Ron Paul and Real Time Transparency


My continuing joke about Ron Paul around the Sunlight office is that he would win in a landslide if all of his supporter’s MMORPG characters were allowed to vote. (That’s massively multiplayer online role playing game for those not hip to the slang.) All jokes aside, it appears that Paul’s supporters can sure raise a lot of money. In the 3rd Quarter of this year Ron Paul raised just over $5 million putting him slightly behind a former frontrunner John McCain, who raised $6 million. Paul has now set a goal of raising $12 million in the 4th Quarter and is using his Web site to show progress in achieving that goal.

Where Howard Dean had his bat Ron Paul has his Statue of Liberty. The Statue measures the amount raised so far, updating in real time, as Paul reaches his goal of $4 million in October. While Dean and others used these kinds of visuals tools to highlight fundraising during a key period this kind of fundraising transparency has never been done in real time over an entire quarter. Paul’s Web site also shows the names and hometowns of the donors. All of this data cries for one thing and one thing only: user generated content!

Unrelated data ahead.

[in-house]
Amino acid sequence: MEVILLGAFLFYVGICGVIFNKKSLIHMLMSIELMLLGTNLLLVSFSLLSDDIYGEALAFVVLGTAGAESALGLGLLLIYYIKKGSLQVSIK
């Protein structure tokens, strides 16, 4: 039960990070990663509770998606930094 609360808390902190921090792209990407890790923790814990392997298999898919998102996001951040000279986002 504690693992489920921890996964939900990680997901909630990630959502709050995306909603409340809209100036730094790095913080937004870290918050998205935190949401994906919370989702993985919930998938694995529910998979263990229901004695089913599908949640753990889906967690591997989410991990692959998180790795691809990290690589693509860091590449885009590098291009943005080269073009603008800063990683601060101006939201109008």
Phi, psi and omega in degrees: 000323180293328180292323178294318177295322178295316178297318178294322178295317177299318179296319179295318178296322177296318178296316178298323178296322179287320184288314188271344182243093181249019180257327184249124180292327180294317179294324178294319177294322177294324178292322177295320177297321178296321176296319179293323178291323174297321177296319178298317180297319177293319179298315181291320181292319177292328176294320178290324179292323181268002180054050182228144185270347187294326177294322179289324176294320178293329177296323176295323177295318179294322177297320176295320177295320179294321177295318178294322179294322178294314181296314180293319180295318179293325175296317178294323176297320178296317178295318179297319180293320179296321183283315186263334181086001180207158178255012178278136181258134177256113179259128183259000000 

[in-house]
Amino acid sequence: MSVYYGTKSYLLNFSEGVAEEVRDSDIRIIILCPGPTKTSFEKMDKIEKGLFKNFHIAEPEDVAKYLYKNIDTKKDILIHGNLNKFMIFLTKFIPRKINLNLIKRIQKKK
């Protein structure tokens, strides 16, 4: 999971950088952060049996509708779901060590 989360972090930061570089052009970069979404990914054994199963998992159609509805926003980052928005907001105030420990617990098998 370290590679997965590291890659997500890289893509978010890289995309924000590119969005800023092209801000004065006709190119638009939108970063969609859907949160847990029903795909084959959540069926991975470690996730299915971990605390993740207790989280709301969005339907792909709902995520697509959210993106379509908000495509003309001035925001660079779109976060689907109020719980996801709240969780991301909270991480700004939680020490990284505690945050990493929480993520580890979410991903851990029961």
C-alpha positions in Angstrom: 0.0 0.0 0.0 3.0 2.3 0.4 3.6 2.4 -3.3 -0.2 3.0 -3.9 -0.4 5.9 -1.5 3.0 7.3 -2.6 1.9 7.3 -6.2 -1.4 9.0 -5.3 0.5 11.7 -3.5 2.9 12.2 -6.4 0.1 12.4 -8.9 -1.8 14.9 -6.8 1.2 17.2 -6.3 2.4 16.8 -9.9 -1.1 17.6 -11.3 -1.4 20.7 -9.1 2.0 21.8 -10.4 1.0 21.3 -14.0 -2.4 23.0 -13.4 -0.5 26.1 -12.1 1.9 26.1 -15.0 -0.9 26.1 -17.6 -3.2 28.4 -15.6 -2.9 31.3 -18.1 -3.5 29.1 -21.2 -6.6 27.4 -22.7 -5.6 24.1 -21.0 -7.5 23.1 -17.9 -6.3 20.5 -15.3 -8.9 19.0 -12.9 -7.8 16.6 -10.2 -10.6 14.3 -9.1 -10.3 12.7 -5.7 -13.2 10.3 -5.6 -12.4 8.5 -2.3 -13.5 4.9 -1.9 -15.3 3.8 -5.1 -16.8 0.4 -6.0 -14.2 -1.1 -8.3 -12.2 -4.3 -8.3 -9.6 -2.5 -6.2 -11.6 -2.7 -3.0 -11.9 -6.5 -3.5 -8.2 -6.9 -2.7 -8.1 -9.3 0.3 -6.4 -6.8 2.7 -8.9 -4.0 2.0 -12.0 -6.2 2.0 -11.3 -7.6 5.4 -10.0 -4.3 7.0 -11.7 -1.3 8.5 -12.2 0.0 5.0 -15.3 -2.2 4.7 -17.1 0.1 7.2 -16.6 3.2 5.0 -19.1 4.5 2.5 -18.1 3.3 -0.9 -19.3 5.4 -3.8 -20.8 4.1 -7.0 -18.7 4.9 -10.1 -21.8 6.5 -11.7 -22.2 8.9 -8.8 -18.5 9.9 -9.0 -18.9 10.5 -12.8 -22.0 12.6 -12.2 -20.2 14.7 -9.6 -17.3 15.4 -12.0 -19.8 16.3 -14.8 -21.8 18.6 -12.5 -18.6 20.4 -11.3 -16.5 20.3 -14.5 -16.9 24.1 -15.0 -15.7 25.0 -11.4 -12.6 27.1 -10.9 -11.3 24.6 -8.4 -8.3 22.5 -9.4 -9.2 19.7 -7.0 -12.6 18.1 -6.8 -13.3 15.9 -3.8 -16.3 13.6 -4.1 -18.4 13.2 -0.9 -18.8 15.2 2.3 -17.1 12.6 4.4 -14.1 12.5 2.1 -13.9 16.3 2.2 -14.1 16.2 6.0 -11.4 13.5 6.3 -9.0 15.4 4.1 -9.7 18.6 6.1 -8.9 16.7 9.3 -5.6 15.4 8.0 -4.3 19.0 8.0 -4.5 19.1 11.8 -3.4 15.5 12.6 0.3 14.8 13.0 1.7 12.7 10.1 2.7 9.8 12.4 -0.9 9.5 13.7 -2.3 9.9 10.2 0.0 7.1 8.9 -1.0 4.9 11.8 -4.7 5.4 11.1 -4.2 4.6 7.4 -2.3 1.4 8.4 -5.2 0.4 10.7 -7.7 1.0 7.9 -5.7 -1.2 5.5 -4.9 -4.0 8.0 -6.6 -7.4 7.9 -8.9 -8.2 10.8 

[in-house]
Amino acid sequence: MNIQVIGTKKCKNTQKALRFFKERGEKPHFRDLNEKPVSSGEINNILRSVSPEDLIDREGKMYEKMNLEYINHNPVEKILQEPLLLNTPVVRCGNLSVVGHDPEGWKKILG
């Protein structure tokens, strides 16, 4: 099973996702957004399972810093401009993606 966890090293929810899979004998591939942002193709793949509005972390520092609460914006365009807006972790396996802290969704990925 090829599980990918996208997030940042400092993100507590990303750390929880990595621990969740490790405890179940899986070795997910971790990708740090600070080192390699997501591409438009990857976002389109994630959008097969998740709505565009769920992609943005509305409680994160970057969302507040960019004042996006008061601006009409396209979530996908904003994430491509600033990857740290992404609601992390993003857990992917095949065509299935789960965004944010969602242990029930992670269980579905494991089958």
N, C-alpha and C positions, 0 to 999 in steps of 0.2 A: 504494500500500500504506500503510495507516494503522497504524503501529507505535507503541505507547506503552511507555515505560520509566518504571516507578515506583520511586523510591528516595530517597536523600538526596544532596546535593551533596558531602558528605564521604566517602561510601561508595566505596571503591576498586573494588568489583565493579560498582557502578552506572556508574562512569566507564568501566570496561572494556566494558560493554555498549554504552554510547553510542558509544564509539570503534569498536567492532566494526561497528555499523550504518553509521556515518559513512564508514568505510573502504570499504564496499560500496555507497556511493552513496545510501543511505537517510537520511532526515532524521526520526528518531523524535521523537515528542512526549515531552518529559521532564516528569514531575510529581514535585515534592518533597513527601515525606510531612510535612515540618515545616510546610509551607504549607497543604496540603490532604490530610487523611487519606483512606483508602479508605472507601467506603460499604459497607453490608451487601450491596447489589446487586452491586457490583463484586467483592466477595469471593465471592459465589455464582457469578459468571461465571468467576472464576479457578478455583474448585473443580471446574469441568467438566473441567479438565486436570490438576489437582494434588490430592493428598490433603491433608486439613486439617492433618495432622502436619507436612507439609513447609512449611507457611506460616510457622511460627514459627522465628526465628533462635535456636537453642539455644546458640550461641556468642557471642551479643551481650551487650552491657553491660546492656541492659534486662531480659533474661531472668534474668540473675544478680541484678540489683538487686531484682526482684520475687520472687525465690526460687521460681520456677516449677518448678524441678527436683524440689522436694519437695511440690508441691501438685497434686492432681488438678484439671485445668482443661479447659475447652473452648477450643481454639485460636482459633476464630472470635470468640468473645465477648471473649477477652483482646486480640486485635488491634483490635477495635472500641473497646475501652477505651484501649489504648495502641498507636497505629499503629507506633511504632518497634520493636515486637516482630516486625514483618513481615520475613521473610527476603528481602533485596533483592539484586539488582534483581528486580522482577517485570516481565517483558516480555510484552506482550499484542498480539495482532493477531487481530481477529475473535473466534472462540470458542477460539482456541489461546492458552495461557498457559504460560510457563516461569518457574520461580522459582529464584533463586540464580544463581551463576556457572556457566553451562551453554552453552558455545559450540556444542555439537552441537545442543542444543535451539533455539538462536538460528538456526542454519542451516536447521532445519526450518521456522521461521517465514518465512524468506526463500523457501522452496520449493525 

Paul’s Internet supporters instantly took all of this information and created their own site,, which breaks down the fundraising into tons and tons of graphs. Here’s a couple of my favorites:

Patrick Ruffini went a step further and pulled all of the names and hometowns of donors into an Excel spreadsheet and proceeded to map the data. It looks like this:

This is all really interesting stuff and it really shows how much of the Ron Paul campaign is being fueled through online innovation by citizens and not campaign staff. Paul’s fundraising transparency allows citizens, supporters and non-supporters alike, to engage in his campaign in new ways, see the real time graphs above, that more traditional campaigns do not.

Now imagine this kind of real time transparency for members of Congress and their fundraising. We could have MAPLight in real time. Or if lobbyists had to disclose their meetings in real time we could really map influence in Washington. Ah, the benefits of real transparency.